GPK Retail is proud to announce the release of Merlin ESP Stock System Update version: 4.1.3.0.
This release is for all users currently utilizing version 3.2.2.0.
Accompanying this update will be a production program CD (marked with the Date and Version number above). To install this update please call GPK Retail and if applicable we will dial in update your systems as required.

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Merlin ESP Stock System Update – version: 3.2.0.0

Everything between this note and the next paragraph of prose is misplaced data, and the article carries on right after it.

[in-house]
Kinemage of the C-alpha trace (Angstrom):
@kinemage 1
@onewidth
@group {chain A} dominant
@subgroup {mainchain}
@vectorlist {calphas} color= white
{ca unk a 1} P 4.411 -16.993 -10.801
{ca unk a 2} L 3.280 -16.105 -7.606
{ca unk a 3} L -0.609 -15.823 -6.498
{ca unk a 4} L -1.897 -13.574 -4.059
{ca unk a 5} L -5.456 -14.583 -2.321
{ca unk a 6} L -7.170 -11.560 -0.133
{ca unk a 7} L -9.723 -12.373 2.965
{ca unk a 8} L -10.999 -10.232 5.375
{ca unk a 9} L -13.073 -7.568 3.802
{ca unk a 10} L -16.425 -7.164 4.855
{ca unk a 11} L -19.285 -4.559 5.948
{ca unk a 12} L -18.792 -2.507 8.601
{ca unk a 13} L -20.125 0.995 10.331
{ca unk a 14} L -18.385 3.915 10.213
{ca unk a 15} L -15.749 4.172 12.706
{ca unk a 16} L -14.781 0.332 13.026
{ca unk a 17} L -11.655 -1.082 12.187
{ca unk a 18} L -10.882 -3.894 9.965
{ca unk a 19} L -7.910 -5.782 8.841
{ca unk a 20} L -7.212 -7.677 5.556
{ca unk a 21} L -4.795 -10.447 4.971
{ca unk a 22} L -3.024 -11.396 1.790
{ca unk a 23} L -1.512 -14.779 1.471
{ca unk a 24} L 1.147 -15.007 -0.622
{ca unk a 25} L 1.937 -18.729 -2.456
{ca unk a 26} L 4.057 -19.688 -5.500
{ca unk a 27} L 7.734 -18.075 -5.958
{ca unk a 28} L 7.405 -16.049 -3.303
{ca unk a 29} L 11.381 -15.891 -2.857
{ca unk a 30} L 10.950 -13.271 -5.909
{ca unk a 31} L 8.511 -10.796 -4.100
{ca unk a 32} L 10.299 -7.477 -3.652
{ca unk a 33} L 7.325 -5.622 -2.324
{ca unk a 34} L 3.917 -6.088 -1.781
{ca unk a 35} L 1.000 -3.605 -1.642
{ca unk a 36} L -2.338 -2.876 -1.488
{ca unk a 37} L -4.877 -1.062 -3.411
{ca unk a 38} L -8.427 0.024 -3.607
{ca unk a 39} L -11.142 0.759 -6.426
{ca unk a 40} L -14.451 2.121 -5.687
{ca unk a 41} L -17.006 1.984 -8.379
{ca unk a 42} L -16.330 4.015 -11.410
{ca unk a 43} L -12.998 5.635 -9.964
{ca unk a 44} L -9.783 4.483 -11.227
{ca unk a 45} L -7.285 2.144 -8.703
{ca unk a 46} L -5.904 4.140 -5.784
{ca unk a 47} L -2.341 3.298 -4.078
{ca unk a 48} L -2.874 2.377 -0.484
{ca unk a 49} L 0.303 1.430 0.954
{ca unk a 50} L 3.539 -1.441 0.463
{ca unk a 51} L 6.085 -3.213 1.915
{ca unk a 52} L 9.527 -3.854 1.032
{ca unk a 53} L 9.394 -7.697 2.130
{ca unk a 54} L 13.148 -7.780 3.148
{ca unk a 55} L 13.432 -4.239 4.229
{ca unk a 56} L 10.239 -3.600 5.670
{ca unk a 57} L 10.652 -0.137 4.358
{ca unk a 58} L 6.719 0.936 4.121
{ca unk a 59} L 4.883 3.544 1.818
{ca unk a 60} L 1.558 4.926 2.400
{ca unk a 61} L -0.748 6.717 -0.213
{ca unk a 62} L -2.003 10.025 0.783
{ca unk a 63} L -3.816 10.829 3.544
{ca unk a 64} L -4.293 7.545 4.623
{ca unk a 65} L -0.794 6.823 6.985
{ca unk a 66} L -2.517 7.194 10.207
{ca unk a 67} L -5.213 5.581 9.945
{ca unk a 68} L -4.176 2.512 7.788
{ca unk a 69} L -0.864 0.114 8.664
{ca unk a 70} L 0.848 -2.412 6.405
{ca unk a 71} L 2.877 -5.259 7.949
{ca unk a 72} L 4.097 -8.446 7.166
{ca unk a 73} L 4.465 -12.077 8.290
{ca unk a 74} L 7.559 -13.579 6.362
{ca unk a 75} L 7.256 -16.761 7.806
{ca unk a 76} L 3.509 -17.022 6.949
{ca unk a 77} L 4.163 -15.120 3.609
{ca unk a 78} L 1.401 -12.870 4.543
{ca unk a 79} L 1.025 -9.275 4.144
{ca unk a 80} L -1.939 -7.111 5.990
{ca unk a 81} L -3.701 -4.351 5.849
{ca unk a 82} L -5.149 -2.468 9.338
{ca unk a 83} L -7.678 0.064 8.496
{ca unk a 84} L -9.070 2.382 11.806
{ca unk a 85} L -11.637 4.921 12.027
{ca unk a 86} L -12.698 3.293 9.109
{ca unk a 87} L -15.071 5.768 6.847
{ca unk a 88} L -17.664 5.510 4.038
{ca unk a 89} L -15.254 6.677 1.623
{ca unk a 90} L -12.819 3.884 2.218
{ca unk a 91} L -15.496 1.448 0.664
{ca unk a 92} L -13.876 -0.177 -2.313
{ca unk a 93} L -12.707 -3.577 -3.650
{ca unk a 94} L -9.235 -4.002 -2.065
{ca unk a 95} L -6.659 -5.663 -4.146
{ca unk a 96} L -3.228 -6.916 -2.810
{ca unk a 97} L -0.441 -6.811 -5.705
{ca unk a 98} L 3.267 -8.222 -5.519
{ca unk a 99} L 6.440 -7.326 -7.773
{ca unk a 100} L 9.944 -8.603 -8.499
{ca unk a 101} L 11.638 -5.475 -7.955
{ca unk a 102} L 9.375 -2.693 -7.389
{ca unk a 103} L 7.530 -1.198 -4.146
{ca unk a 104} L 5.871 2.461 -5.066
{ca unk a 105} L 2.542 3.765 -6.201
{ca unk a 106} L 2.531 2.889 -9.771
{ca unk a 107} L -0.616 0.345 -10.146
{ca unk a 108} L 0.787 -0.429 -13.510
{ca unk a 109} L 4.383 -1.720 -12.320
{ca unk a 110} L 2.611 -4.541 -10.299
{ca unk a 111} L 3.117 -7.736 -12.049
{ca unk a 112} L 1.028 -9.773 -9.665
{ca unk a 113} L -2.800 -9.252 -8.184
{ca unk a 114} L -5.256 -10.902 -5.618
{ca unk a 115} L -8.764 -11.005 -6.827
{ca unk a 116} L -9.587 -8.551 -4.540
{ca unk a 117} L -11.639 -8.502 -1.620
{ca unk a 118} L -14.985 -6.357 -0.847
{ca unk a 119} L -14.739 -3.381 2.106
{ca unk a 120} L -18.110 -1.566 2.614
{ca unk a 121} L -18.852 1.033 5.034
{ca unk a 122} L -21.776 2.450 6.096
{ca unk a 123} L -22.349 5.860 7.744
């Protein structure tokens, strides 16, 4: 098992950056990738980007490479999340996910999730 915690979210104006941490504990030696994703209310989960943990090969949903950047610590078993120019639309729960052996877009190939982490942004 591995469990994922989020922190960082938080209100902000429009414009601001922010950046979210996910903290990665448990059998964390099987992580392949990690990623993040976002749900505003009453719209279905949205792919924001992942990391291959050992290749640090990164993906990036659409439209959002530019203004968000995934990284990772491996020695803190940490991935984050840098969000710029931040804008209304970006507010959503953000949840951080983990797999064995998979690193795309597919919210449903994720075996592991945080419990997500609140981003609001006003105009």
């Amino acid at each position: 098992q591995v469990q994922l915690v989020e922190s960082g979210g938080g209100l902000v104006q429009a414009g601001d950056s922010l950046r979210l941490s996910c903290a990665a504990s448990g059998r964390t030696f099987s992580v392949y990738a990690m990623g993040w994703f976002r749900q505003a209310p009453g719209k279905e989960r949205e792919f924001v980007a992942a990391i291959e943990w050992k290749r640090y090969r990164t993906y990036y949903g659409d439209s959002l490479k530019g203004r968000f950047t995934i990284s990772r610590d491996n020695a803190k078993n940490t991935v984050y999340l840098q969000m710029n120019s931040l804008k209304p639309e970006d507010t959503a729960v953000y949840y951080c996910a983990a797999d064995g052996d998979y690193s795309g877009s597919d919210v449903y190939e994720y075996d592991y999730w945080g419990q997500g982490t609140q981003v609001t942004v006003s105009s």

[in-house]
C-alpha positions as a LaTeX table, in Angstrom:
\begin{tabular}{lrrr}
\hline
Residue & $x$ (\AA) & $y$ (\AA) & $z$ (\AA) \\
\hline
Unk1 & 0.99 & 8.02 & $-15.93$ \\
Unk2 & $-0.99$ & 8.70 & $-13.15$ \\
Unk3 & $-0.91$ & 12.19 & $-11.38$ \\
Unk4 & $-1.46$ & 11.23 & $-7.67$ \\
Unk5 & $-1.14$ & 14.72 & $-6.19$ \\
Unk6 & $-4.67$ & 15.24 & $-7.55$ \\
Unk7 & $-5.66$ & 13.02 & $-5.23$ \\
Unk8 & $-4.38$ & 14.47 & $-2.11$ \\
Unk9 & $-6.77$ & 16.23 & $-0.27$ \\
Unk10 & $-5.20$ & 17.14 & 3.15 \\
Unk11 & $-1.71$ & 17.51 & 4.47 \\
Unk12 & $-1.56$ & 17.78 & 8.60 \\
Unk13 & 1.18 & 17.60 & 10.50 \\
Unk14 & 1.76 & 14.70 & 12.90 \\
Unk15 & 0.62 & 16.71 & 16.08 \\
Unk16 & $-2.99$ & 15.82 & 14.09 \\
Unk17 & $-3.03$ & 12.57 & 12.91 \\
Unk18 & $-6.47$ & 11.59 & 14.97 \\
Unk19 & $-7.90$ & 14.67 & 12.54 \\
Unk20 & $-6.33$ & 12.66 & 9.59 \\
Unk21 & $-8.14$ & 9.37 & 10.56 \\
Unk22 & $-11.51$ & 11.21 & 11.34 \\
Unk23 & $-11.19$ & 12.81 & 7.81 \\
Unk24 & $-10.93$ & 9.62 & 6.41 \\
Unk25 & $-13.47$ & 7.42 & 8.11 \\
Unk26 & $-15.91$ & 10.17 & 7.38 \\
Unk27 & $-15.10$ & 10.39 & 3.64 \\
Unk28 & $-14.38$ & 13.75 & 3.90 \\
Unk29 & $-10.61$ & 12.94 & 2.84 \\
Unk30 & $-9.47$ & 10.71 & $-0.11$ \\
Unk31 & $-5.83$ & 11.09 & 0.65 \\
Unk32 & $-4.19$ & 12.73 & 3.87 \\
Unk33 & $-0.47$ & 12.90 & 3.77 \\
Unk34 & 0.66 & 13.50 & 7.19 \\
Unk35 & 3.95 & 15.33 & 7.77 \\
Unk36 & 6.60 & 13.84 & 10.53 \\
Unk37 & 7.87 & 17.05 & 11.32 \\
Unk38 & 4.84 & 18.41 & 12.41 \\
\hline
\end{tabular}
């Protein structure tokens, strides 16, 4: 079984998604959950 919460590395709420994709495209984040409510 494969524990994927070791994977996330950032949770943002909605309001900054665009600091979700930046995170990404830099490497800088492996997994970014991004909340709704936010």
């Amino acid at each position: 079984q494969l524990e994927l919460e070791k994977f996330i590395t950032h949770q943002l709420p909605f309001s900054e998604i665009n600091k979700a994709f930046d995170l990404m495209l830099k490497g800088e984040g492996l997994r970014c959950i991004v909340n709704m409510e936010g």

GPK Retail is proud to announce the release of Merlin ESP Stock System Update version: 3.2.0.0.
This release is for all users currently utilizing version 2.9.4.x.
Accompanying this update will be a production program CD (marked with the Date and Version number above). To install this update please call GPK Retail and if applicable we will dial in update your systems as required.